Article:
Most of us are familiar with astrophotography these days as we continue to see more and more photos of the Milky Way and night sky all over the internet and social media. Similarly, star trails being incorporated into night photography has become very popular as well.
Personally, I’m a huge fan of astrophotography and always enjoy trying to incorporate star trails into my own work. Though slightly technical, ‘star stacking’ it’s not a very difficult thing to master in photoshop. Essentially, after you shoot multiple and consecutive exposures of the night sky (I like to shoot around 100-200, 30 second exposures), you simply load them into Photoshop using File / Script / ‘Load files into stack.’
After that, you select all the layers at once and change their blending mode to ‘lighten,’ and boom, just like that, the stars all stack together as trails.
My personal preference at this point, is to create what I call a “tail fade.” That’s where the trails look like comets because I change their opacity consecutively from 0 – 100. Some prefer having solid trails but I consider tail fades to be a cool style choice.
Perhaps my favorite thing about shooting star trails is you can achieve a totally different look dependent simply on which direction you happen to be facing, and small variations to your positioning and angle can yield a completely different feel and style to the final shot.
In Photographing The World: Cityscape, Astrophotography, and ADV Post-processing, I specifically wanted to teach how to create stunning star trails from start to finish. This is one of the final shots that I teach in the tutorial series and I photograph it while facing almost exactly on the Celestial Equator.
What is The Celestial Equator?
Essentially, the Celestial Equator follows Earth’s equator, so if you’re facing east or west, you’ll tend to have the look of stars falling across the sky. In the photo from New Zealand above, we were shooting in a dark sky reserve during a new moon so there was no light pollution, meaning that I could see a sky full of stars. In addition, I was shooting at a very wide angle so at each corner of the image, you can see the rotation points of the stars begin to change.
In other situations outside of nature and dark sky reserves, such as cityscapes, villages, or towns, there is naturally going to be a bit more light pollution. It’s still very possible to create star trails but with that extra ambient light in the sky, there will just be less stars in frame. As you can see with one of my classic star trails photos from the Island of Santorini in Greece, while I’m still shooting towards the Celestial Equator, there are far less stars visible in the sky. Regardless of the light pollution from the city, it gave them a sort of falling star look that I really like.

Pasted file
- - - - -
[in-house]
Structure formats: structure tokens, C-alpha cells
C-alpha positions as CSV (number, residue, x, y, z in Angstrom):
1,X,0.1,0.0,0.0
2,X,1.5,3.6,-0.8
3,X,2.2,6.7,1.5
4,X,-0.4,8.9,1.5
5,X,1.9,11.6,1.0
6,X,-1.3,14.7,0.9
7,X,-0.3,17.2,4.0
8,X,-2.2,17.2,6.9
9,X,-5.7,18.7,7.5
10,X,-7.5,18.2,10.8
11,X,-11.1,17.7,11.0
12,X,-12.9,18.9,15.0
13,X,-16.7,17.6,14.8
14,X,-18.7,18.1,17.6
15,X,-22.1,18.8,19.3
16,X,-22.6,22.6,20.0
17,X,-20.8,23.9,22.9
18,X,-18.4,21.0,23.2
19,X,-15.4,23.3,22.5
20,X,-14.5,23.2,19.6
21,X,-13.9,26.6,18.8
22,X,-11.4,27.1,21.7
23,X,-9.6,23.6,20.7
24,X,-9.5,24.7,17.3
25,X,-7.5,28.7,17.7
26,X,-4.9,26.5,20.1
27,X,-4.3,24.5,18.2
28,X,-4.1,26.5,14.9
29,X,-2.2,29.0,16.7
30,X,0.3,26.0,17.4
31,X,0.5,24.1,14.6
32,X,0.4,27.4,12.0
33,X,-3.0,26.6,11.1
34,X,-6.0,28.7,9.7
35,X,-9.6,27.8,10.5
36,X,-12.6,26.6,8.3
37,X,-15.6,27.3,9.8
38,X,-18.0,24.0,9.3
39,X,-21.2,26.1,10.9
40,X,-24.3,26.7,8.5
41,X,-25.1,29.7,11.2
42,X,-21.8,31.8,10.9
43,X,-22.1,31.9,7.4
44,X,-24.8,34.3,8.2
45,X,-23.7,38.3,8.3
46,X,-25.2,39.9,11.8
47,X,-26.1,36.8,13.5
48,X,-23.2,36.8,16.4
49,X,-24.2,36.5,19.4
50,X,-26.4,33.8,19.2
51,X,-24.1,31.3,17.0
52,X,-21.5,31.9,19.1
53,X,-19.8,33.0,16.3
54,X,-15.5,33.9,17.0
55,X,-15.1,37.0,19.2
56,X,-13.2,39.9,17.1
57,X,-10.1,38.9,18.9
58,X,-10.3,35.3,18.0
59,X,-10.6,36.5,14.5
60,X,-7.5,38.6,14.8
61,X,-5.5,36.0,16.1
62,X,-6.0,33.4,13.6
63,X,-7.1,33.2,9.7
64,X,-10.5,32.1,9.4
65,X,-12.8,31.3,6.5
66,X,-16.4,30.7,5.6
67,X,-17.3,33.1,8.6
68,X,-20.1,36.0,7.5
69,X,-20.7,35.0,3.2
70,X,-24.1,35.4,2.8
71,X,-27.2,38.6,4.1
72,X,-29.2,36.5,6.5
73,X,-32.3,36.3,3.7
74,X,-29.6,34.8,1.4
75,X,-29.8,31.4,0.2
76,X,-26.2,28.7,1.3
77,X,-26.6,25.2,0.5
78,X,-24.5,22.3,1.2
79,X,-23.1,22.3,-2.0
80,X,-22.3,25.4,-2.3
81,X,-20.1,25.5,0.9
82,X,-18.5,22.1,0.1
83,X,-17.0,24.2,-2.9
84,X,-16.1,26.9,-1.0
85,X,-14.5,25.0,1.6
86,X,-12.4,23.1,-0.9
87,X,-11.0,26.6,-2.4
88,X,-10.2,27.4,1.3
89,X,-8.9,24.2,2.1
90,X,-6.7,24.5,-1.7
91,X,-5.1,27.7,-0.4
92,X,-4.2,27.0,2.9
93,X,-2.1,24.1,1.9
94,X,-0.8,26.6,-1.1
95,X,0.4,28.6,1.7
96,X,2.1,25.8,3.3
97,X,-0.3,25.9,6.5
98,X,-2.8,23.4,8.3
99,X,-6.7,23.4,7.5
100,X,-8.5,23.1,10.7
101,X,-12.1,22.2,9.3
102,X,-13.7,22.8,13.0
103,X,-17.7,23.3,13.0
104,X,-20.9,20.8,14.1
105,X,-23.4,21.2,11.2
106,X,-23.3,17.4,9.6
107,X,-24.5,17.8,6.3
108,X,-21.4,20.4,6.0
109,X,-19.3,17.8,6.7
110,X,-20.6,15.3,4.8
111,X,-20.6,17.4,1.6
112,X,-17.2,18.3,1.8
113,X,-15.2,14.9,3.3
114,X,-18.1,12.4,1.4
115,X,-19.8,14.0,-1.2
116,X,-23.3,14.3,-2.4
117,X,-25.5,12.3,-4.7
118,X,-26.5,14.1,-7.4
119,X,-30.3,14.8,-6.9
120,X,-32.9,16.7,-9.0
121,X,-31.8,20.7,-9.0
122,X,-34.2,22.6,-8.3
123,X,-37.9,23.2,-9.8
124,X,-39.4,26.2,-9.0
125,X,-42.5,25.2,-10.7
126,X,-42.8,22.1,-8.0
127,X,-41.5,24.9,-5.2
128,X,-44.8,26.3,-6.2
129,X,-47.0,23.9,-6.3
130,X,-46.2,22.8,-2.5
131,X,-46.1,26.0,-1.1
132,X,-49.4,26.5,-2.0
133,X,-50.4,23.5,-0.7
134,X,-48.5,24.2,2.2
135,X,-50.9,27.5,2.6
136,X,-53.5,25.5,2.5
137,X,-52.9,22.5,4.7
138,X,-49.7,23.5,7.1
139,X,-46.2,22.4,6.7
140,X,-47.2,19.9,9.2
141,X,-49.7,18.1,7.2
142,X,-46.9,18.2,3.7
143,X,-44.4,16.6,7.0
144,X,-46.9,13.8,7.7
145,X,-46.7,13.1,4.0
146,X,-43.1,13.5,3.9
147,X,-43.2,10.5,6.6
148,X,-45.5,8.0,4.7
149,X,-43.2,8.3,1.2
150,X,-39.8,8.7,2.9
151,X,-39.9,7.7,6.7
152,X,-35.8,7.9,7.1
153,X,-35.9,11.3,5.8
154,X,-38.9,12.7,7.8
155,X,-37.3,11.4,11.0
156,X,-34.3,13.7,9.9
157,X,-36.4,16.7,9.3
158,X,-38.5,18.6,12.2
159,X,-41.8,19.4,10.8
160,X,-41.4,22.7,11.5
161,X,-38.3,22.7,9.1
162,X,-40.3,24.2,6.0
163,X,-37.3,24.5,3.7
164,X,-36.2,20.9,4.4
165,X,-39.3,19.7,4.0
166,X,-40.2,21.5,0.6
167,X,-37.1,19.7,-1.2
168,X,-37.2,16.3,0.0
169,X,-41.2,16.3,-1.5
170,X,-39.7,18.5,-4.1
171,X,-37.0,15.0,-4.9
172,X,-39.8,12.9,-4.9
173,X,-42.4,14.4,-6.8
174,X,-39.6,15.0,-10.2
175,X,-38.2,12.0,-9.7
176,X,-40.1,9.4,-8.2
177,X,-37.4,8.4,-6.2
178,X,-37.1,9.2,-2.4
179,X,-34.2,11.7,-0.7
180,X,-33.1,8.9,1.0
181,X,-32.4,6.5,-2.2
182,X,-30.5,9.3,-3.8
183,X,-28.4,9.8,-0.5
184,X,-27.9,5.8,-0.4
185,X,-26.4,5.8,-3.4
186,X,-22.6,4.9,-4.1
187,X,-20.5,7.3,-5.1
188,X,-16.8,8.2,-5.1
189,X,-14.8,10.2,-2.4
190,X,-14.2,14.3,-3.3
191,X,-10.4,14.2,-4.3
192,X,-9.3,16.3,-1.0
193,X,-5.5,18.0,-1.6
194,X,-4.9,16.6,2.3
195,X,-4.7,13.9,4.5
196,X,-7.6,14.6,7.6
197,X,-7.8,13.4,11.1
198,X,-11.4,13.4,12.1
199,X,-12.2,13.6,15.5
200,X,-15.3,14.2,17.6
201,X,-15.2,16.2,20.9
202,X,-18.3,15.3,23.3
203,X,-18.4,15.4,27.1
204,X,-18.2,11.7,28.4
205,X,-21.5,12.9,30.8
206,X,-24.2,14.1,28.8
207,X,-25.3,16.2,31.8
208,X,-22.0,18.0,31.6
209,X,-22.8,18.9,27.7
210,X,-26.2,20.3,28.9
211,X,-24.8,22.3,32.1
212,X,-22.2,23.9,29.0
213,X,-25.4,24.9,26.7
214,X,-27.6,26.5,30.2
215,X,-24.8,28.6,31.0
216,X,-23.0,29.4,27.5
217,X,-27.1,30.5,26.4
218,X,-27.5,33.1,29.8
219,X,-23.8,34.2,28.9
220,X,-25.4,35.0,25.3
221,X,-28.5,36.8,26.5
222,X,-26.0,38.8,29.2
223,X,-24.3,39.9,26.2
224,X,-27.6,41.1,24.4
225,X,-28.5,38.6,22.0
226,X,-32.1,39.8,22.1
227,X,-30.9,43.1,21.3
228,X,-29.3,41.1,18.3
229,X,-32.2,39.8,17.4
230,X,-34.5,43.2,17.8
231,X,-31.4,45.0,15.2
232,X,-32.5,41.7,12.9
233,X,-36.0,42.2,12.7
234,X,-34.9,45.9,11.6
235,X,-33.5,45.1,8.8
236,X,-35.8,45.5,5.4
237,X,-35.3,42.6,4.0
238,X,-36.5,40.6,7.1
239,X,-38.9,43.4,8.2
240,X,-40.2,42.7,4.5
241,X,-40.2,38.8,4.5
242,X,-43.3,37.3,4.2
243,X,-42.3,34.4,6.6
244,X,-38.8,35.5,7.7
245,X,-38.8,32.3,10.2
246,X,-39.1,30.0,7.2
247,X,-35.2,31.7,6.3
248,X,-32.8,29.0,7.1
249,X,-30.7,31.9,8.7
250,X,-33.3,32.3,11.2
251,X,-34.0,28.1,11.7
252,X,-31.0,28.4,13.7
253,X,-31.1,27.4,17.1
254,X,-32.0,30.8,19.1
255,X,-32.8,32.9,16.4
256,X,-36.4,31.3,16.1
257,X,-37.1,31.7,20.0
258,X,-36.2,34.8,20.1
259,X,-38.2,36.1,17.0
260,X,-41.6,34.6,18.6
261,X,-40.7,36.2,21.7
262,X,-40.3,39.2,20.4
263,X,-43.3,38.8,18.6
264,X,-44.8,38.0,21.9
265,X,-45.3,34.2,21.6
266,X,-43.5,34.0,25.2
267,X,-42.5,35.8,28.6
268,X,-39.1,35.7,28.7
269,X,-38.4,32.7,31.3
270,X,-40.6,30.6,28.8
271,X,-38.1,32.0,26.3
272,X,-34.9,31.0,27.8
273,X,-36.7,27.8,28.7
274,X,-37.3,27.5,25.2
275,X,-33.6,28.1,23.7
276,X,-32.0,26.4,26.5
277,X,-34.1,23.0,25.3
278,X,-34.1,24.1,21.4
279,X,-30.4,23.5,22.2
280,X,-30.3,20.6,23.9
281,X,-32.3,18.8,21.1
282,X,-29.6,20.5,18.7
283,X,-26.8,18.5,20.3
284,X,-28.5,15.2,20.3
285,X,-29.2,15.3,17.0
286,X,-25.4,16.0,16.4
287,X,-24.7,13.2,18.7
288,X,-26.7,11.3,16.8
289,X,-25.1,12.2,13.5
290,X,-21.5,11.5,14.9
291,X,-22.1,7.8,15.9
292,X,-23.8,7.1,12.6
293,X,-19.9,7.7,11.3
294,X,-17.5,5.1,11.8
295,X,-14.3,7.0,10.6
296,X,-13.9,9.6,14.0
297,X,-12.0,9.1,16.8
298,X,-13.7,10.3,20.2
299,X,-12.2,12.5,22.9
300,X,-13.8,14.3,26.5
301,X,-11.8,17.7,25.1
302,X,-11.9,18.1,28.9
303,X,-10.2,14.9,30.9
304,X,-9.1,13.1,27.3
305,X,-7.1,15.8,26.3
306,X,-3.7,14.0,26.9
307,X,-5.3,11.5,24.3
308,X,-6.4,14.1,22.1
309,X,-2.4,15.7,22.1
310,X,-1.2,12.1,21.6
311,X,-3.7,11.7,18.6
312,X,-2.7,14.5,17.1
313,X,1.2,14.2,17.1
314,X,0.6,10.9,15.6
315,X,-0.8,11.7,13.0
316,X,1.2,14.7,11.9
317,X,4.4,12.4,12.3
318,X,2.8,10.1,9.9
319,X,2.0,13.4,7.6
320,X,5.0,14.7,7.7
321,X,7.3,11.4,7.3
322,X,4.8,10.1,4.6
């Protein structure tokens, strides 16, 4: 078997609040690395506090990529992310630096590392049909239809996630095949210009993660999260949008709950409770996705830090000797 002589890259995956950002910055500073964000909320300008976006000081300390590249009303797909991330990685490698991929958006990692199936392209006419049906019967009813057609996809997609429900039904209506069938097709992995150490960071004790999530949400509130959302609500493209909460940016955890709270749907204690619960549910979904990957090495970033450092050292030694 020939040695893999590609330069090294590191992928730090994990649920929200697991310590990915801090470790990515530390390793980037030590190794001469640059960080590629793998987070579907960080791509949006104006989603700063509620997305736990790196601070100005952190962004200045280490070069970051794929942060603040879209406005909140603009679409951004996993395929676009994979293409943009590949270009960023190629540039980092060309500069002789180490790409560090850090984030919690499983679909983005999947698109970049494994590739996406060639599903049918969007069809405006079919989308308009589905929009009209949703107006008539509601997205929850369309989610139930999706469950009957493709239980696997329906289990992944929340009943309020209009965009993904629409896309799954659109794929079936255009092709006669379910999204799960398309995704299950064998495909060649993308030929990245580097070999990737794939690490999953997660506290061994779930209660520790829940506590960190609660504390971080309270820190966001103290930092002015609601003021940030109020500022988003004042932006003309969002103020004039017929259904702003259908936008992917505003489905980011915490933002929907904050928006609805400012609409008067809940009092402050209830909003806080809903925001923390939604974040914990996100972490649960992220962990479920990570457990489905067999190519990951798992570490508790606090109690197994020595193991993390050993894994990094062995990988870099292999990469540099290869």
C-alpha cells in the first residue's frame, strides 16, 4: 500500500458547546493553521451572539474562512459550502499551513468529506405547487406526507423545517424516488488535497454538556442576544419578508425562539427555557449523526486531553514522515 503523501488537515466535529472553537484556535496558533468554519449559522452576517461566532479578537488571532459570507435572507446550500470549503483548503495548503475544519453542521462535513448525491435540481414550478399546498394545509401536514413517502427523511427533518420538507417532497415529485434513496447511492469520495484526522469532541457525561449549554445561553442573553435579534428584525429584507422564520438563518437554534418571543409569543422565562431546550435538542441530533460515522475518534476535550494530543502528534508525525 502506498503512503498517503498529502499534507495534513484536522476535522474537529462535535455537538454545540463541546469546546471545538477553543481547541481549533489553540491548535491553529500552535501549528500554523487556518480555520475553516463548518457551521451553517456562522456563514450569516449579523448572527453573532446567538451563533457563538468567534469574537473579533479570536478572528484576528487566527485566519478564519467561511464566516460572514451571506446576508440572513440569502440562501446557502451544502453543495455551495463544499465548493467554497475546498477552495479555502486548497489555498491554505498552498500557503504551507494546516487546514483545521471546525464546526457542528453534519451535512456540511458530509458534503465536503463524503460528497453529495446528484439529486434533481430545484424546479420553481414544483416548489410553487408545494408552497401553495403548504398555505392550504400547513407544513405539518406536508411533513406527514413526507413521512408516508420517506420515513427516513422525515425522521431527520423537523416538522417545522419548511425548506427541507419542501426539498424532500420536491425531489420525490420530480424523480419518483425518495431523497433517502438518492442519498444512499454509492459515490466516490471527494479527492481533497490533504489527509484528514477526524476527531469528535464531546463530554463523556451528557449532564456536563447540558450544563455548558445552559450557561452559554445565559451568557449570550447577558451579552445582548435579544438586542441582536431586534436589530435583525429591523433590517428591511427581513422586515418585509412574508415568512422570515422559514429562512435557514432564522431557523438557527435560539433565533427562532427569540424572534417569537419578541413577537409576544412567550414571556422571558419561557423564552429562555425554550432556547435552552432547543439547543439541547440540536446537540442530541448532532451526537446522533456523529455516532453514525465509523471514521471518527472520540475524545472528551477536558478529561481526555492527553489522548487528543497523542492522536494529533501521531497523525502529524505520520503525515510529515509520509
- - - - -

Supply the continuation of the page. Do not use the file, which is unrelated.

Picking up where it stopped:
What is The Celestial Pole?
The Celestial Pole is just as easy to explain as the Celestial Equator because it’s based on the axis of the Earth’s rotation. So, essentially, if you face north or south, you’ll end up seeing the center of the earth’s rotation in your frame. There’s a bit more complexity to finding the exact location and elevation of the pole, but that’s the simple explanation. 🙂
Something else to keep in mind is that regardless of North or South, many people call this The Polaris, and that’s due to the fact that the star Polaris — commonly known as the north star — is only a few degrees off of the center of the rotation. So if you can see the north star in your shot, than you should be able to get the rotational effect in your photo. Most people have settled on just calling the Celestial Pole the Polaris.
In the shot below, I had carefully calculated the position of the Celestial Pole before visiting this spot in Indonesia. Luckily I had a crystal clear sky the entire night and I was able to capture the Celestial Pole in all of it’s glory. Obviously, the unique landscape helped as well!
Now that you know a little more about how to give your star trail photography various looks depending on your position and camera orientation, it’s time to get out there and practice. If you’re interested in learning not only more about shooting stars, but also how to post-process your shots and make them extremely vibrant, sharp and beautiful, check out my tutorial series that includes includes the entire process from in the field to processing in the studio.